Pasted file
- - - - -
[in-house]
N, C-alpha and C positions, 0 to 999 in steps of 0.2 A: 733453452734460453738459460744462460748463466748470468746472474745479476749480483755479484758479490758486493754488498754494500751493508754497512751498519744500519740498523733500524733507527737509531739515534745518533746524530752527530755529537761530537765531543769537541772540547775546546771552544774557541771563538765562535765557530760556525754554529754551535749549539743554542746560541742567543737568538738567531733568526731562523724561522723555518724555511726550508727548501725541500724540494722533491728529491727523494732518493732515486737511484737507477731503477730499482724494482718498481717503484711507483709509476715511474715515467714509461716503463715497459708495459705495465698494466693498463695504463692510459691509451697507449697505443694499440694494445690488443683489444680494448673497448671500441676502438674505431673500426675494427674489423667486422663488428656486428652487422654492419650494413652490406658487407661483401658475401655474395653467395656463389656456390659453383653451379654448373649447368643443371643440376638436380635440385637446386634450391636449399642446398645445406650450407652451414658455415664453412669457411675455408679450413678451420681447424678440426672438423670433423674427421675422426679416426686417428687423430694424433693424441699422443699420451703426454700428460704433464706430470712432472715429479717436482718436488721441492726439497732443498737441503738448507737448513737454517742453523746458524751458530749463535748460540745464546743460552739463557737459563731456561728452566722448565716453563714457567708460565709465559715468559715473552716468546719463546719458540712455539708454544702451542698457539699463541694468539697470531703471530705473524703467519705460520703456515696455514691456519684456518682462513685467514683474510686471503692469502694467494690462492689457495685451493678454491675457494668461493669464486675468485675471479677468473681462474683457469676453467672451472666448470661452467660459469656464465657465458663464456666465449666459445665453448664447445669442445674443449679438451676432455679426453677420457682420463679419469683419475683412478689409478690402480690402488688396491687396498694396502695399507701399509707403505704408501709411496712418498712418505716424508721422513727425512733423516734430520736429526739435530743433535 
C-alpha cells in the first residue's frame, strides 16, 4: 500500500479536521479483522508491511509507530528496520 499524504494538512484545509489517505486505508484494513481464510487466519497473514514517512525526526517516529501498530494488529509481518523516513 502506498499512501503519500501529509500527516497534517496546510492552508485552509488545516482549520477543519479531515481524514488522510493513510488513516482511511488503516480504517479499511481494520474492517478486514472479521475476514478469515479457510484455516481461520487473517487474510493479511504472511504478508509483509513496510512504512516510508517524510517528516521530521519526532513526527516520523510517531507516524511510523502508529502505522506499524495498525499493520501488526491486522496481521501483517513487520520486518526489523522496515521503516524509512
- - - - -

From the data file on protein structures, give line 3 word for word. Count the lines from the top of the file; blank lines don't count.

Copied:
C-alpha cells in the first residue's frame, strides 16, 4: 500500500479536521479483522508491511509507530528496520 499524504494538512484545509489517505486505508484494513481464510487466519497473514514517512525526526517516529501498530494488529509481518523516513 502506498499512501503519500501529509500527516497534517496546510492552508485552509488545516482549520477543519479531515481524514488522510493513510488513516482511511488503516480504517479499511481494520474492517478486514472479521475476514478469515479457510484455516481461520487473517487474510493479511504472511504478508509483509513496510512504512516510508517524510517528516521530521519526532513526527516520523510517531507516524511510523502508529502505522506499524495498525499493520501488526491486522496481521501483517513487520520486518526489523522496515521503516524509512